The skeletons of 27 warriors believed to have been among those who defended the Judaean mountain fortress of Masada against the Roman legions nearly 2,000 years ago were buried with full military honours on Monday (7 July).
MILITARY AND CIVILIANS ASSEMBLED; RABBI GOREN SPEAKING; CEREMONY IN PROGRESS; COFFIN IN ARMY TRUCK; ONLOOKERS; COFFIN CARRIED IN PROCESSION; PROFESSOR YADIN (DISCOVERER OF THE REMAINS) SPEAKING; COFFINS LAID IN GRAVE; VOLLEY FIRED; MILITARY LOWERING COFFINS.
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Background: The skeletons of 27 warriors believed to have been among those who defended the Judaean mountain fortress of Masada against the Roman legions nearly 2,000 years ago were buried with full military honours on Monday (7 July).
The Chief Rabbi of the Israeli Army, General Shlomo Goren, conducted the service before Cabinet Ministers and senior army officers. Prayers were recited.
At the end, Israeli soldiers fired a three-volley salute to the long-dead warriors as the skeletons were interred in a small grotto at the foot of the Judaean stronghold.
The remains of the 27 men, women, and children were found where they had lain for 1,896 years by Israeli archaeologists who explored the rock fortress overlooking the Dead Sea a few years ago.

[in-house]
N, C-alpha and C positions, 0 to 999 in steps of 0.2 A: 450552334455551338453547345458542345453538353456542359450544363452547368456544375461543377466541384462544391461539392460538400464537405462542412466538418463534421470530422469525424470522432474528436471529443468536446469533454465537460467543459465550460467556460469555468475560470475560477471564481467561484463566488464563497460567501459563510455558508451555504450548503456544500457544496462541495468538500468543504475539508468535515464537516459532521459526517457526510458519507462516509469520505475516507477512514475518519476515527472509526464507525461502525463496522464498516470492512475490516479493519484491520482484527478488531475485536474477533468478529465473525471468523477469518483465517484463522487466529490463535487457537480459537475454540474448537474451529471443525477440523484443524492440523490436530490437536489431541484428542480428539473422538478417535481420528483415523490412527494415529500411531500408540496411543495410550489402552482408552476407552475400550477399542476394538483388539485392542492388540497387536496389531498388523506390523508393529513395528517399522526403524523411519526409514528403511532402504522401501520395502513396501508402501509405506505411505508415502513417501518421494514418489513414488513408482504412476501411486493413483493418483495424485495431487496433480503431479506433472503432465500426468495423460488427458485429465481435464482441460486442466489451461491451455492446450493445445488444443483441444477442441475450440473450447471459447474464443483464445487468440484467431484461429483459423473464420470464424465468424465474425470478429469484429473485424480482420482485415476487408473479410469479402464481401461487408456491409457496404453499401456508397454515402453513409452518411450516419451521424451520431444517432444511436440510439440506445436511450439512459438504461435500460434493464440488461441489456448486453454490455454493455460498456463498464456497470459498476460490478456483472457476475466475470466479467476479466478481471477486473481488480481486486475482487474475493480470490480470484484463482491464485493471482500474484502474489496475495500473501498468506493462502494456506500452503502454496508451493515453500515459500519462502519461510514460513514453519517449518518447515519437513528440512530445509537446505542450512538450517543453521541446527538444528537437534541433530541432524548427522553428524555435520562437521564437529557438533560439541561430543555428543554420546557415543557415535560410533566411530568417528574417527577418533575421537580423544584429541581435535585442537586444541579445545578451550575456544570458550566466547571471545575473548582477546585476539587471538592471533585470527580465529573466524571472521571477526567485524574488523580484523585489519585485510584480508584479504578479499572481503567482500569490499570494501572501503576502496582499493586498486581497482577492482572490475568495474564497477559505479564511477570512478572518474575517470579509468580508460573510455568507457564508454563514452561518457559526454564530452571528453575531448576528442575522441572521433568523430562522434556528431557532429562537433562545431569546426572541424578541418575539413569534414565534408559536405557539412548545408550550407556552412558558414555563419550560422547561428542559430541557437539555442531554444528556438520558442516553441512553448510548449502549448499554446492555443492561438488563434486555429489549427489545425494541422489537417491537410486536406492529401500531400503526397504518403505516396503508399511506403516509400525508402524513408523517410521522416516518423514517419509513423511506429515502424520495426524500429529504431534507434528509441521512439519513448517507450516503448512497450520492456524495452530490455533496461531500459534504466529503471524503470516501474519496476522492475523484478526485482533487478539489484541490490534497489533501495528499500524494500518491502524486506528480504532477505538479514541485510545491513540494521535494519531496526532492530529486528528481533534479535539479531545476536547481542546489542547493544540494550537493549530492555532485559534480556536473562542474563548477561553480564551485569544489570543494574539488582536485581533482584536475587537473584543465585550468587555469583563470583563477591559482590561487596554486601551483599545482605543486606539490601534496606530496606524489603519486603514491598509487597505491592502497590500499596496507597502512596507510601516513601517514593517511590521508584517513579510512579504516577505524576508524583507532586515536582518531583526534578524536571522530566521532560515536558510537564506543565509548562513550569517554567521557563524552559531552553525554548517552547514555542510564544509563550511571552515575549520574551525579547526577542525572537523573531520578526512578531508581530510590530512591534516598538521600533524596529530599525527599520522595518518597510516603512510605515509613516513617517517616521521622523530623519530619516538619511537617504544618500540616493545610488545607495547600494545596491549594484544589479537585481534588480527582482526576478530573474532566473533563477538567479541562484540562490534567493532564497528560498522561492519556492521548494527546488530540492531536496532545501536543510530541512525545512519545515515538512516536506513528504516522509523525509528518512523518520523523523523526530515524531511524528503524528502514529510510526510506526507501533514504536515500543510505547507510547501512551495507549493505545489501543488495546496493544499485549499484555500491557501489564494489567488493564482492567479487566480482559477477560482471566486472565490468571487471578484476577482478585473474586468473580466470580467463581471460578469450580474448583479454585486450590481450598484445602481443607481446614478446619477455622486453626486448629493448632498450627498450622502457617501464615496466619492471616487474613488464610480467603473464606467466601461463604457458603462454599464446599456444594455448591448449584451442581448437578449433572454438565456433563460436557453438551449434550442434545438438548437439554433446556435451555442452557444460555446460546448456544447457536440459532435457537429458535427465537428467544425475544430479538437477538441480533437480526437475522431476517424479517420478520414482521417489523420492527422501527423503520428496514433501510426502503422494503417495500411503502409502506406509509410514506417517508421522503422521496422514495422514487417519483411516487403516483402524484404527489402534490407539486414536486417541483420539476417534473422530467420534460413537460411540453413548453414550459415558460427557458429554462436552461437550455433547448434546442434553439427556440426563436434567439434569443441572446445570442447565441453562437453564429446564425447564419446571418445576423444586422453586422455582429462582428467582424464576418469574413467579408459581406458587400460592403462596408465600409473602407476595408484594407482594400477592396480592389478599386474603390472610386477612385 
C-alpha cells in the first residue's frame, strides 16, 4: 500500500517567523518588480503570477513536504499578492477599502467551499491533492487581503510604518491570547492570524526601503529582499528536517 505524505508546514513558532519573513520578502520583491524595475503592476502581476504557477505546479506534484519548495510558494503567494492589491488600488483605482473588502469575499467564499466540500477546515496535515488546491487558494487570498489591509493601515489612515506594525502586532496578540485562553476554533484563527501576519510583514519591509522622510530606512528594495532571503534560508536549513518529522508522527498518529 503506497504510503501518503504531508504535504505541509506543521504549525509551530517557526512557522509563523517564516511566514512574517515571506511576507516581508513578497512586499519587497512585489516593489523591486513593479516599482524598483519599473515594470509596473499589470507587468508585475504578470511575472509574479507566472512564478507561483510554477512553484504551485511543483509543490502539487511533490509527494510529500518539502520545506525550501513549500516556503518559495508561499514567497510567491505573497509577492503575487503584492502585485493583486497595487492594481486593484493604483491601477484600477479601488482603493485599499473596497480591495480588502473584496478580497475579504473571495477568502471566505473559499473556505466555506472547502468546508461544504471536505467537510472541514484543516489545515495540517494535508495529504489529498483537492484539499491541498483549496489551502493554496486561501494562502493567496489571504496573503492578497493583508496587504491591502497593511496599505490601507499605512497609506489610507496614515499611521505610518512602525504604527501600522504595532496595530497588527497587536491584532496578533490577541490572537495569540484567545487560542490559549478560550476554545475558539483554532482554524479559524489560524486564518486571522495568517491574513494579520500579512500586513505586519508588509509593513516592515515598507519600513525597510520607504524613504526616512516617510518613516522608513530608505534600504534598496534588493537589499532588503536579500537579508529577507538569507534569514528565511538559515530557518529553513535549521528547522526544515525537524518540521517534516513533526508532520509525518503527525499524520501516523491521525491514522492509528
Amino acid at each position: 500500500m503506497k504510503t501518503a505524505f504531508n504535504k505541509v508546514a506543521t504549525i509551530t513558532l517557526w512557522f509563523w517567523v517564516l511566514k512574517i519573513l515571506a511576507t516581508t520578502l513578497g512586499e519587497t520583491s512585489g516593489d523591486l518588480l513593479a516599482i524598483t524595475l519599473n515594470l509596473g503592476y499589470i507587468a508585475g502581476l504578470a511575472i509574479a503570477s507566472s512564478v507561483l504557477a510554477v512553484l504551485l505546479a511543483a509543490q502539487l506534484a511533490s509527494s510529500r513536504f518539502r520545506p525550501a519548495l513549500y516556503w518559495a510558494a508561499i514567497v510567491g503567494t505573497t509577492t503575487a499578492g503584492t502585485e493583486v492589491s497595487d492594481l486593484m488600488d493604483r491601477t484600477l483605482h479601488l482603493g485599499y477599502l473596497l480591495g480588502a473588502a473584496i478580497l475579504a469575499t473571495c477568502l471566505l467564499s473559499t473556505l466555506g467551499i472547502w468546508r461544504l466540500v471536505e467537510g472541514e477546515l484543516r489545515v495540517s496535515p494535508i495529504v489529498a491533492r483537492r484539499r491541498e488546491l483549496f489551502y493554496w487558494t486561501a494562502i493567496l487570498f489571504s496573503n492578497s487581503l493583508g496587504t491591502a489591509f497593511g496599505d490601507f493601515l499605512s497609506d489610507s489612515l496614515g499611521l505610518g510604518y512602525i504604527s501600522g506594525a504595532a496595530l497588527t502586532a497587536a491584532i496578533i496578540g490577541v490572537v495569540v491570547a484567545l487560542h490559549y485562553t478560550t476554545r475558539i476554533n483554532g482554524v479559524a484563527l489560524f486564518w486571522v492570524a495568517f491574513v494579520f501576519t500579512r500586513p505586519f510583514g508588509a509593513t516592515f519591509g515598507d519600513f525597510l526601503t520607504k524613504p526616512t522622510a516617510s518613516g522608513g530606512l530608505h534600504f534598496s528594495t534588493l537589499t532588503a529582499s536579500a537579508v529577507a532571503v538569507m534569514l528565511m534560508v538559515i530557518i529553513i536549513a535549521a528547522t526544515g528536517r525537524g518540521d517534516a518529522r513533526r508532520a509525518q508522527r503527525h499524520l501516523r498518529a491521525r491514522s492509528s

History records that the Jews of Masada, who believed they were the last free Jews on earth, decided to kill themselves rather than enter Roman captivity. The fortress had been under siege by Roman legions for three years, and its eventual fall, in A.D. 73, signalled the collapse of the Jewish revolt against Rome.
As related by the contemporary historian Flavius Josephus, the 96 defenders concluded the suicide pact after the fortress walls had been burnt by the Romans and it became clear that they could not hold out for another day. Ten men were drawn by lot to slay the rest and then one man was chosen to kill the executioners and finally himself. Two women and five children survived by hiding in a cavern, and one of them was said to have been the historian's source.
The decision to bury the remains with military honours at Masada was taken at Cabinet level. The Rabbinate had bulked at first because of uncertainty whether all the bodies were Jewish and because of legal complications arising out of the fact that the dead had taken their own lives. The Rabbinate finally yielded, however, and recognised the dead as martyrs for Kiddush Hashem (the sanctity of the Lord).
Today, Masada is a national shrine visited by thousands of Israelis every year, providing a source of inspiration to Israel.
When Israeli Tank Corps recruits complete their training they are taken to the top of the mountain and in a torchlight ceremony take an oath: 'Masada shall not fall again'.